Life history predicts global population responses to the weather in terrestrial mammals

Overall, there was no consistent effect of temperature or precipitation anomalies on annual population growth rates, but there was variability in weather responses for populations within a species, and long-lived mammals with smaller litter sizes had responses with a reduced absolute magnitude compared to their shorter-living counterparts with larger litters.

Controversy over the decline of arthropods: a matter of temporal baseline?

Recently, a number of studies have reported somewhat contradictory patterns of temporal trends in arthropod abundance, from decline to increase. Arthropods often exhibit non-monotonous variation in

Global patterns of resilience decline in vertebrate populations.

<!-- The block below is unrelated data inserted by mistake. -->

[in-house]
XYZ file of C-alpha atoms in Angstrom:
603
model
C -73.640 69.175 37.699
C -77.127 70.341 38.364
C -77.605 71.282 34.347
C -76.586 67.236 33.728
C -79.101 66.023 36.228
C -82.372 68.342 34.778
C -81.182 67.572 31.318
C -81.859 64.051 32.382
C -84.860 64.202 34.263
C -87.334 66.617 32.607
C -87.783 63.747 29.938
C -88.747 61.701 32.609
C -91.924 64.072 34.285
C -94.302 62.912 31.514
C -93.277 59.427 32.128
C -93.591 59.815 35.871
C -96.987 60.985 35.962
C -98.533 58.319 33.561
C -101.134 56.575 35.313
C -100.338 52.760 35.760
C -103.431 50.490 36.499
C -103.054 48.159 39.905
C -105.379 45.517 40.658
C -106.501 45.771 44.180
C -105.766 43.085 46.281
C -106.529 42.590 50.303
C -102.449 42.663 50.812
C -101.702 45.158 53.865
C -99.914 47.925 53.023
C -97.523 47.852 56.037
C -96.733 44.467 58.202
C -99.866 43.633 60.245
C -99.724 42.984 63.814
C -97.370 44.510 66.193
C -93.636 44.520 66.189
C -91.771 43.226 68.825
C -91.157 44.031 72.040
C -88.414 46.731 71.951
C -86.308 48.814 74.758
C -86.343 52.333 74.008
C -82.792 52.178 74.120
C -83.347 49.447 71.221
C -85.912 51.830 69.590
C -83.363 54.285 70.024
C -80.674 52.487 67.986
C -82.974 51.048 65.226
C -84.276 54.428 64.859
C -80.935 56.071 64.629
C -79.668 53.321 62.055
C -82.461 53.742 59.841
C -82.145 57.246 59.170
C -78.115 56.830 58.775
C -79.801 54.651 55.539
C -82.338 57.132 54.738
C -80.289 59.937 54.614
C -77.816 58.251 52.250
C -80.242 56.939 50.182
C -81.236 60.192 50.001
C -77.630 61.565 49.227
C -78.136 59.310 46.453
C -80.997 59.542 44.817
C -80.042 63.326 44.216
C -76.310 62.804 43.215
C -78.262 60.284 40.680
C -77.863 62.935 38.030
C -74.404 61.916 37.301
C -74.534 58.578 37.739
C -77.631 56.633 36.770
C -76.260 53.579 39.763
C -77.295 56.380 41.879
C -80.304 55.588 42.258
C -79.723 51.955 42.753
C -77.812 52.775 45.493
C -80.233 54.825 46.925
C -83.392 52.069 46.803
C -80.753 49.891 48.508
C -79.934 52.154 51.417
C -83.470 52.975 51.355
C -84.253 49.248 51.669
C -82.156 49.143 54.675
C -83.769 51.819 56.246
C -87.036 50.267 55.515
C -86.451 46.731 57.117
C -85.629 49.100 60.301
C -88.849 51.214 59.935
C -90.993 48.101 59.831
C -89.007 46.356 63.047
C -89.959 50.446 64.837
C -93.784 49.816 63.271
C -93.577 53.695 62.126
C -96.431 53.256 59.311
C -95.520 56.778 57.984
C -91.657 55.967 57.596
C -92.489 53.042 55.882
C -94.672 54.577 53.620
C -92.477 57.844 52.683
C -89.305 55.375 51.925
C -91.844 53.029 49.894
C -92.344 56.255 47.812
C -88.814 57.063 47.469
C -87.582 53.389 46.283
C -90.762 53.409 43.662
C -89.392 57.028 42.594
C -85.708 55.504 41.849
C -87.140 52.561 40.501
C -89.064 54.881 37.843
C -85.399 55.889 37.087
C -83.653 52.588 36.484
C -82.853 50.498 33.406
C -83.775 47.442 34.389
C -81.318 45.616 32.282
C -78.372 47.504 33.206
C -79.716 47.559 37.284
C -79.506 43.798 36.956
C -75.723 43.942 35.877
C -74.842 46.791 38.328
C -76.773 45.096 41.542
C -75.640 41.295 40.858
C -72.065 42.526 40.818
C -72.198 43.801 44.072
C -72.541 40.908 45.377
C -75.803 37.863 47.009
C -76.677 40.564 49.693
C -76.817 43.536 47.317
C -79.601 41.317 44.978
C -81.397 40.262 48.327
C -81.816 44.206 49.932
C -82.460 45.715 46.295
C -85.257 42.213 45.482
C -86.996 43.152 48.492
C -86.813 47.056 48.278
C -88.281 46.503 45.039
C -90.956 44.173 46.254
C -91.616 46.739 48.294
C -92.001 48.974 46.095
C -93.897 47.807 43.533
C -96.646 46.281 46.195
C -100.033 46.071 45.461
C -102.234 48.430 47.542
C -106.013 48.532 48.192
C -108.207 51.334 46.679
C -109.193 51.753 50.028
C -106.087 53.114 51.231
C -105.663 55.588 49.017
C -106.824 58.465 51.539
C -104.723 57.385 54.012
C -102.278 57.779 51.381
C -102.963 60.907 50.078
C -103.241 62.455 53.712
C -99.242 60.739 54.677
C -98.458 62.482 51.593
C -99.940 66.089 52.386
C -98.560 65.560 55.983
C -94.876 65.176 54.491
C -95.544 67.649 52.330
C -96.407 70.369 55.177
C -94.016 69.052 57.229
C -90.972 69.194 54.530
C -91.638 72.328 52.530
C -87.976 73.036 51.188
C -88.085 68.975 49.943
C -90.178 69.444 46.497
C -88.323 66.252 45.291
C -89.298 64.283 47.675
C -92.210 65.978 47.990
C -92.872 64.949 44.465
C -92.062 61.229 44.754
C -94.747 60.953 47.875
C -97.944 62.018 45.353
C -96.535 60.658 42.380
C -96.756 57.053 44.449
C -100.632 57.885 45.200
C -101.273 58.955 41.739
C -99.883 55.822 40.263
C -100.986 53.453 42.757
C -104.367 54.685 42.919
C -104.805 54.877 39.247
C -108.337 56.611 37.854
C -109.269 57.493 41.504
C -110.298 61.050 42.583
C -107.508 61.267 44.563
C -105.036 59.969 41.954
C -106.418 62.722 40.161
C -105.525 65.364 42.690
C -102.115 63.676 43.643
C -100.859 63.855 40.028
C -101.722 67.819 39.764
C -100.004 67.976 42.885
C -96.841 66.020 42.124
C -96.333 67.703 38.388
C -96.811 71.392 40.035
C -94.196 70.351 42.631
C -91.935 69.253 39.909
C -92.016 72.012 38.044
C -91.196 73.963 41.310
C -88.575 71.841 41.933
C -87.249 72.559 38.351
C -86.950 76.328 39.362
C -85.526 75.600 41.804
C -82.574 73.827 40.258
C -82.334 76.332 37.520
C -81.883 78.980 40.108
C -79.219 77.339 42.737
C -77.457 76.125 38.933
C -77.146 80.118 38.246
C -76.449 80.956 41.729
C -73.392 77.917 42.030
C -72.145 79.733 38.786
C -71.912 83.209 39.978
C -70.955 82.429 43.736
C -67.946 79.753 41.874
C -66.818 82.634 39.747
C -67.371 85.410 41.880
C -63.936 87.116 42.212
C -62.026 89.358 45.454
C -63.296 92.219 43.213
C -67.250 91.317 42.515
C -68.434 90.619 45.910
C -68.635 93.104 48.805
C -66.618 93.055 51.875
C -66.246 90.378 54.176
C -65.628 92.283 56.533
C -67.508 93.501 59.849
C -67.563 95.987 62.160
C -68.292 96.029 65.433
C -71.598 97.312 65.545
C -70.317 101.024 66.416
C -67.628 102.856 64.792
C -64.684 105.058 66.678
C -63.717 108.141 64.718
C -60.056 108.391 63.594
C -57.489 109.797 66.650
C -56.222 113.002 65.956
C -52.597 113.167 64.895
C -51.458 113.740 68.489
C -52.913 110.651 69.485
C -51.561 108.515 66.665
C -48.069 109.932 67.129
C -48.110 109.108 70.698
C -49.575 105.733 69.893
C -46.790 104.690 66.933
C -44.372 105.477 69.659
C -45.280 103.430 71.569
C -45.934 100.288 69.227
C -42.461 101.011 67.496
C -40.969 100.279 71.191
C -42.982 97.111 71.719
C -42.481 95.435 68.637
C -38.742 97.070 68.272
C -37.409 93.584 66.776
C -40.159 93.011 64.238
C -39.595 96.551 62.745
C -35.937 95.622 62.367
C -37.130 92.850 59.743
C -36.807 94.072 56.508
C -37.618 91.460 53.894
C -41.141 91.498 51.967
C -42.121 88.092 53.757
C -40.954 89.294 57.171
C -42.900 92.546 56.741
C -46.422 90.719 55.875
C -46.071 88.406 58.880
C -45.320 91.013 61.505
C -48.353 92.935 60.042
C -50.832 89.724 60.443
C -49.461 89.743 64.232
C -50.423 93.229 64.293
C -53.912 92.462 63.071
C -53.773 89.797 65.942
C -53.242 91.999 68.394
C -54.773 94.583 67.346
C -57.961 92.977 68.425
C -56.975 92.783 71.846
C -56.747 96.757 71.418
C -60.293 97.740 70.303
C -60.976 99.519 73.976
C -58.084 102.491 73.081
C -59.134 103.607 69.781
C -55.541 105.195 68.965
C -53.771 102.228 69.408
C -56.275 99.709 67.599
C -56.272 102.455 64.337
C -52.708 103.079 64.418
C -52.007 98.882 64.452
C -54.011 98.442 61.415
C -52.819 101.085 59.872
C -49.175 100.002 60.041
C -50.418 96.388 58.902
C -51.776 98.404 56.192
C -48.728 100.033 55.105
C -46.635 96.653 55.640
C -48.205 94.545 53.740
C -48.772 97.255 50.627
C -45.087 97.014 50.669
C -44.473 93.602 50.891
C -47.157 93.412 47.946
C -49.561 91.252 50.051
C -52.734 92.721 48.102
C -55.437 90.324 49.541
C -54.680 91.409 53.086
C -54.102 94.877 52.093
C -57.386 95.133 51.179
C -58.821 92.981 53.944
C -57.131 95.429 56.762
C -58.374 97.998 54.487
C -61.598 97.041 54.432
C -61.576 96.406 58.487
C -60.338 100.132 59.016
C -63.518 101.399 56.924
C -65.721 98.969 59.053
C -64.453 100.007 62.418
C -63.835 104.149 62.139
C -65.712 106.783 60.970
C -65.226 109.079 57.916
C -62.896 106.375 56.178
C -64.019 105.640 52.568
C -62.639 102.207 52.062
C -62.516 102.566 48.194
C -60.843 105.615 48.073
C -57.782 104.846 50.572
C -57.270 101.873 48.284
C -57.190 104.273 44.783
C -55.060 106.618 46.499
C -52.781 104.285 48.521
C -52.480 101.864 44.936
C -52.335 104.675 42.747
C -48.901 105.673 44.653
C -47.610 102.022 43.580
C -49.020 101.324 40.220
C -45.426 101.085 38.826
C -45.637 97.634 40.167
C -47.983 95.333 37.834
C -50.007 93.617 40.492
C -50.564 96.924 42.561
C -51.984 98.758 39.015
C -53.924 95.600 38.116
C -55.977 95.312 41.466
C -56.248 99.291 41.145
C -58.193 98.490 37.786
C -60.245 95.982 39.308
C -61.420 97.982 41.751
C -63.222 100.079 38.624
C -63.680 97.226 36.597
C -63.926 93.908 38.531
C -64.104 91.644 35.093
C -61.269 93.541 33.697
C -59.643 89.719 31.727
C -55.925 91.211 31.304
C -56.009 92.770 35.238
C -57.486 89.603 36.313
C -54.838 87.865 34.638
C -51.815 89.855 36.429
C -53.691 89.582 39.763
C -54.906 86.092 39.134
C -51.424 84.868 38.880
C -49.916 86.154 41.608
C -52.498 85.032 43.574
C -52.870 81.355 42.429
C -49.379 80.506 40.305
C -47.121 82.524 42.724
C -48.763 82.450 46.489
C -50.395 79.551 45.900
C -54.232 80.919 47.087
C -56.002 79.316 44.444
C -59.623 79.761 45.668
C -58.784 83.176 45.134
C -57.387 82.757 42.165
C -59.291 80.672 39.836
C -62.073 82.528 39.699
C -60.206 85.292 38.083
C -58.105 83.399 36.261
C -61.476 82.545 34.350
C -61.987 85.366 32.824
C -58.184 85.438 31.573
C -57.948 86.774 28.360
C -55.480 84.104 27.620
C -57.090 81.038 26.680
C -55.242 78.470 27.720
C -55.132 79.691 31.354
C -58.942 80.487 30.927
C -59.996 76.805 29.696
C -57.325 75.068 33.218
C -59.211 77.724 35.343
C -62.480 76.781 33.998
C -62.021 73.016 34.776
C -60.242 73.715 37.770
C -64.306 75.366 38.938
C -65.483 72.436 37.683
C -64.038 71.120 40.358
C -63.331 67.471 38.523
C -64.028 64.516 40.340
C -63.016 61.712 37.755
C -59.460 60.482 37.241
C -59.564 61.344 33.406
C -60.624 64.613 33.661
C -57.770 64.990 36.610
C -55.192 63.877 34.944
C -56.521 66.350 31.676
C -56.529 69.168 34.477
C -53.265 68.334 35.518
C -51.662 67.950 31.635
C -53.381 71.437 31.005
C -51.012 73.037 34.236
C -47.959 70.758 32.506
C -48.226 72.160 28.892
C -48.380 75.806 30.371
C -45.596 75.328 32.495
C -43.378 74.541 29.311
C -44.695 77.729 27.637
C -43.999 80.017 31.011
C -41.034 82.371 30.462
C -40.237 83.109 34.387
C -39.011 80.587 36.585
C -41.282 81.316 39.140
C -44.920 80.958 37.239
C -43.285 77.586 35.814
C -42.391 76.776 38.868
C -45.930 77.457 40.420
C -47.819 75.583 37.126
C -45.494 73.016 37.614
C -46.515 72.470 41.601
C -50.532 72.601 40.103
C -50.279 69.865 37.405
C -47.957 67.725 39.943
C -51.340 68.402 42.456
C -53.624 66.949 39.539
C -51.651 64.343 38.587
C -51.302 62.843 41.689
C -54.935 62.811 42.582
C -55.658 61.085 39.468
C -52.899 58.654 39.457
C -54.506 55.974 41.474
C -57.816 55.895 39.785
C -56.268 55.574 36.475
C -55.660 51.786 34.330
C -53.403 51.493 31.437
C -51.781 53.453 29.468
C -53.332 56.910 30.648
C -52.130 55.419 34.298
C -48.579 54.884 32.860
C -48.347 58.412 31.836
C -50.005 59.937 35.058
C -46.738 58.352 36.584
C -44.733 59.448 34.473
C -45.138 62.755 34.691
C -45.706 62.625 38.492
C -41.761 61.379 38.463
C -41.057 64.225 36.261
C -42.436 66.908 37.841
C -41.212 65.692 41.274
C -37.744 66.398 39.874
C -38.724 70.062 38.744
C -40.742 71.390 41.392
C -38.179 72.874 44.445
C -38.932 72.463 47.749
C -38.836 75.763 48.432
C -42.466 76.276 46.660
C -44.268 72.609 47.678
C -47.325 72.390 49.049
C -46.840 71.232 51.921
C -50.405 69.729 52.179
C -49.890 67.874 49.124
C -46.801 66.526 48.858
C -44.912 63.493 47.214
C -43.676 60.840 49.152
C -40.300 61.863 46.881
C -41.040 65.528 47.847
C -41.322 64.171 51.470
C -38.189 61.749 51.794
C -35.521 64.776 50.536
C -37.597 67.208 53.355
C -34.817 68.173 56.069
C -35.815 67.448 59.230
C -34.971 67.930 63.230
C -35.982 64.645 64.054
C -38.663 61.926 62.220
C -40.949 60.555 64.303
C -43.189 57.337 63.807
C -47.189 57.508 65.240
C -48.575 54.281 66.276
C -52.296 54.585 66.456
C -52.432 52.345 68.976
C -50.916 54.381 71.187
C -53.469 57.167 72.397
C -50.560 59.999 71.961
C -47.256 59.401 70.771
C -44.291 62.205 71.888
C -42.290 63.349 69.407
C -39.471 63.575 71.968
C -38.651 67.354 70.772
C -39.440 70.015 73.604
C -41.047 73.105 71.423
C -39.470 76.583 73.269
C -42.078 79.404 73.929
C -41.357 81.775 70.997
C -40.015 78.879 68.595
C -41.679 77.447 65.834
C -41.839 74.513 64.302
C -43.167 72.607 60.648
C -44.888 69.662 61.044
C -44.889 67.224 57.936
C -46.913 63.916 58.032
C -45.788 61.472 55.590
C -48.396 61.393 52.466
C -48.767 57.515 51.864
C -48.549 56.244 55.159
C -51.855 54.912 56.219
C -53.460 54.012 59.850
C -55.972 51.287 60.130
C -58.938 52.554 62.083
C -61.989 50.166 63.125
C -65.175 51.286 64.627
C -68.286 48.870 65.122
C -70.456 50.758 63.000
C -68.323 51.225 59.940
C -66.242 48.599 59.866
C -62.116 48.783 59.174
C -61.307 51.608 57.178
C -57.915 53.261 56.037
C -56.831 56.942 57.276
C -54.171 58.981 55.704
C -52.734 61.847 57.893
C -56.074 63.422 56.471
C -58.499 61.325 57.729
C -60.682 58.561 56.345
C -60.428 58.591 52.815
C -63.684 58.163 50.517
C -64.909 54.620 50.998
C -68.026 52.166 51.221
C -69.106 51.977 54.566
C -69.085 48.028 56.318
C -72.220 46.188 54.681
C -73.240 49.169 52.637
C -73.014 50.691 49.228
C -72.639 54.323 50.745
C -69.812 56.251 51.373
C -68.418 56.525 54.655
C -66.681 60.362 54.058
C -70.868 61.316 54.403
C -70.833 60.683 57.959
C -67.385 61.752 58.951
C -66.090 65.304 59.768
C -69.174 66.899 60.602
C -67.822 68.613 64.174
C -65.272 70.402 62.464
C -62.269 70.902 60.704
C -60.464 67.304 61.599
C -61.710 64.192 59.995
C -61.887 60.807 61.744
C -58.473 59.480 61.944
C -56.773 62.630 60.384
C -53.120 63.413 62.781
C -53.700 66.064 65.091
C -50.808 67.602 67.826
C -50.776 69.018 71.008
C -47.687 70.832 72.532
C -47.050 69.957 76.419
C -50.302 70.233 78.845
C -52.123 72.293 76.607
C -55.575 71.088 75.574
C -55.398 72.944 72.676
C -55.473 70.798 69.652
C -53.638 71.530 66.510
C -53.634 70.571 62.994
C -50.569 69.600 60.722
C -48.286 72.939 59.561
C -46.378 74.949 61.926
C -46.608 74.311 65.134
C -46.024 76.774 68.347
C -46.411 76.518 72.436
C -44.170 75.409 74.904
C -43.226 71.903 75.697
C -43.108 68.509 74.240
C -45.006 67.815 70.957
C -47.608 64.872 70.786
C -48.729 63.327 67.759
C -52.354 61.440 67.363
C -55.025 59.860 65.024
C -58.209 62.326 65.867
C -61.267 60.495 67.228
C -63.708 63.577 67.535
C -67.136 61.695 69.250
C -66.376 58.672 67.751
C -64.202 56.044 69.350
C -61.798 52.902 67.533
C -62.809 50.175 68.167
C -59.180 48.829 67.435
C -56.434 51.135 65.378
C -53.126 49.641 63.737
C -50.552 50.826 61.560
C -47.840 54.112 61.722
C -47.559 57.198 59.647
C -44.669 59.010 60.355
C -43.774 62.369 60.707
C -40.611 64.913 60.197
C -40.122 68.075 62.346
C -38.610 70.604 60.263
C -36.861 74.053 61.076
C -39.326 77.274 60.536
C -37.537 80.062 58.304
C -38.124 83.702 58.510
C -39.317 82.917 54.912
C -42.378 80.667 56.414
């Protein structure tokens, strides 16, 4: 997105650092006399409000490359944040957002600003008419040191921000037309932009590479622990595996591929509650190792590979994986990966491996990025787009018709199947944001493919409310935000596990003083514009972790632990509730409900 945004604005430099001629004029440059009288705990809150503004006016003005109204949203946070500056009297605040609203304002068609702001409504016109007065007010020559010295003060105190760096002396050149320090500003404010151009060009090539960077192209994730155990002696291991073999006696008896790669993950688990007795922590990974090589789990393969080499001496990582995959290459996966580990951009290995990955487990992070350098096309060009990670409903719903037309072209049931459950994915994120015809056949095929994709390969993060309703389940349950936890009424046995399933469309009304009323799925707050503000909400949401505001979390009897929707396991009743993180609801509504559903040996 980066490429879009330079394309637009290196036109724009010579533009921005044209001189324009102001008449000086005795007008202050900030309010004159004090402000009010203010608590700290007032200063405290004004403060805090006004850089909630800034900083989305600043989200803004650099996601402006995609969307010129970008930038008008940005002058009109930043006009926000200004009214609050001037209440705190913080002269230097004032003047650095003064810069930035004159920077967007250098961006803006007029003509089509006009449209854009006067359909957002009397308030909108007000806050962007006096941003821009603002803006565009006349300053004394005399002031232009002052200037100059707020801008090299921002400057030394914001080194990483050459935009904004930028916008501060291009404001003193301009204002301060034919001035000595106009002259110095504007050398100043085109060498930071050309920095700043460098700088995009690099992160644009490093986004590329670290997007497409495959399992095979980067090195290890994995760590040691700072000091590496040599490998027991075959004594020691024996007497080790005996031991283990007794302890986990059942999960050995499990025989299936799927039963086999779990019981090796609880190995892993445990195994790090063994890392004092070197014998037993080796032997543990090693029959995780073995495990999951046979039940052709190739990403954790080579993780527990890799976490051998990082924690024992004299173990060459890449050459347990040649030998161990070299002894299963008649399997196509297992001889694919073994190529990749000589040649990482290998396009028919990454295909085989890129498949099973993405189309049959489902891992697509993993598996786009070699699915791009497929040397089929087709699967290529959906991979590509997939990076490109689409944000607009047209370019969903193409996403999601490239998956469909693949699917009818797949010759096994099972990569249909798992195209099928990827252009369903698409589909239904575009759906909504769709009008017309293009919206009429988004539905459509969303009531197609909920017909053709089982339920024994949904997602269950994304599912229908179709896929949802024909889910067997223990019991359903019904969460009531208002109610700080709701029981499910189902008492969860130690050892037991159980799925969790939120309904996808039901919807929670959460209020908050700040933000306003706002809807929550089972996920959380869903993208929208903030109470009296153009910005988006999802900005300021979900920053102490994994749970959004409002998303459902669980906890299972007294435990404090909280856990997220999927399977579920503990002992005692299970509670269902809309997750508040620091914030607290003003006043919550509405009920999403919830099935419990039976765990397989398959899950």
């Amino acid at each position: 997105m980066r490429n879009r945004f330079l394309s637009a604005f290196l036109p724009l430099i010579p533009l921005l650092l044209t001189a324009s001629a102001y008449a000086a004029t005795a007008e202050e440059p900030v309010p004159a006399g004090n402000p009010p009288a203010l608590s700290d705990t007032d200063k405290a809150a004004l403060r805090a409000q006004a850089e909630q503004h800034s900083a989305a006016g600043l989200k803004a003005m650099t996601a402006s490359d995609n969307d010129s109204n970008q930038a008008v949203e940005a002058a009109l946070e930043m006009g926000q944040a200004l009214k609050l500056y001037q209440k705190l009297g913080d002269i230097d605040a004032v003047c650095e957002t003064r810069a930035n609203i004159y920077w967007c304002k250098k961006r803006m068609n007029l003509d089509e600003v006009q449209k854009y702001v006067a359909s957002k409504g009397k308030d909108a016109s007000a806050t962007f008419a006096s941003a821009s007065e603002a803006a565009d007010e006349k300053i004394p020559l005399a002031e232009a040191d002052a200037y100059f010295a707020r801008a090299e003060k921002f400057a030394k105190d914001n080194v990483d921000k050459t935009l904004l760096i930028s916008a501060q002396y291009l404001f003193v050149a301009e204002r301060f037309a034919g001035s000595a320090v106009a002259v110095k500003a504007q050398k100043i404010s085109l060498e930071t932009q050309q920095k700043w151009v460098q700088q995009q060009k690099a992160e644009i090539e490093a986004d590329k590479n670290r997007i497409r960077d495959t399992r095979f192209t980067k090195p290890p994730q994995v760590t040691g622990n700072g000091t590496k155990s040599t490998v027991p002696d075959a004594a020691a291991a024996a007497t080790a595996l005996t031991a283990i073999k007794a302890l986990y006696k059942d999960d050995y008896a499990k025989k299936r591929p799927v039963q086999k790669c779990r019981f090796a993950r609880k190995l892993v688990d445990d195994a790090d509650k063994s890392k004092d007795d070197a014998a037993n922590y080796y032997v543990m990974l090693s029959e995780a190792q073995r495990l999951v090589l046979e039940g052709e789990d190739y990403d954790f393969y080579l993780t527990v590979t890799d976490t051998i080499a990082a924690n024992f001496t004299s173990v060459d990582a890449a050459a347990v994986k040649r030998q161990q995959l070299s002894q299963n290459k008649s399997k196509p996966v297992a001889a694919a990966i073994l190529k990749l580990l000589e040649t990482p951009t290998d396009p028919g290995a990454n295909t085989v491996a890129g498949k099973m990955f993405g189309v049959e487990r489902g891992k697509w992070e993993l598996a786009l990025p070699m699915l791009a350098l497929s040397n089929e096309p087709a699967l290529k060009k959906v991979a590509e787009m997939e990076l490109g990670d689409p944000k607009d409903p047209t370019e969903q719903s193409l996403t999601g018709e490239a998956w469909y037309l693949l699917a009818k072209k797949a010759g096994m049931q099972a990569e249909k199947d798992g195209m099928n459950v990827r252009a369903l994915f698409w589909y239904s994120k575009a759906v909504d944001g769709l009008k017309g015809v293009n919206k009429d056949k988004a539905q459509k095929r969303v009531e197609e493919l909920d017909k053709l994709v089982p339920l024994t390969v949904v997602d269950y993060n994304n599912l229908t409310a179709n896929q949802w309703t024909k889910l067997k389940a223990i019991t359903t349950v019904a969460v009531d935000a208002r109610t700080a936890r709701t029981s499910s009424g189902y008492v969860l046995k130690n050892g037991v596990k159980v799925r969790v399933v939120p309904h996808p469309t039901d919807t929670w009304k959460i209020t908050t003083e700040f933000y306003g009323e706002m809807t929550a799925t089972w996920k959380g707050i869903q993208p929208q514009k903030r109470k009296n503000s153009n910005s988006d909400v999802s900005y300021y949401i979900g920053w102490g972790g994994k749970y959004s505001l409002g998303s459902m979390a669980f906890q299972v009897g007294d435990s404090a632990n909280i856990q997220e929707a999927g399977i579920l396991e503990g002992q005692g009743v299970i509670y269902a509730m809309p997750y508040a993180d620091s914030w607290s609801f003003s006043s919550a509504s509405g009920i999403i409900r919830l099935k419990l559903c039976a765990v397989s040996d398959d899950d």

It is shown that the number of threats to which a population is exposed is the main driver of resilience decline in vertebrate populations, highlighting the need to account for the multiple components of resilience in global biodiversity assessments.

Socioeconomics drive population change in the world’s largest carnivores

A comprehensive array of potential drivers of population changes observed in some of the world’s most charismatic species – large mammalian carnivores are evaluated, revealing a strong role of human socioeconomic development.

Assessing the representation of species included within the Canadian Living Planet Index

To effectively combat the biodiversity crisis, we need ambitious targets and reliable indicators to accurately track trends and measure conservation impact. In Canada, the Living Planet Index (LPI)

The Sixth Mass Extinction: fact, fiction or speculation?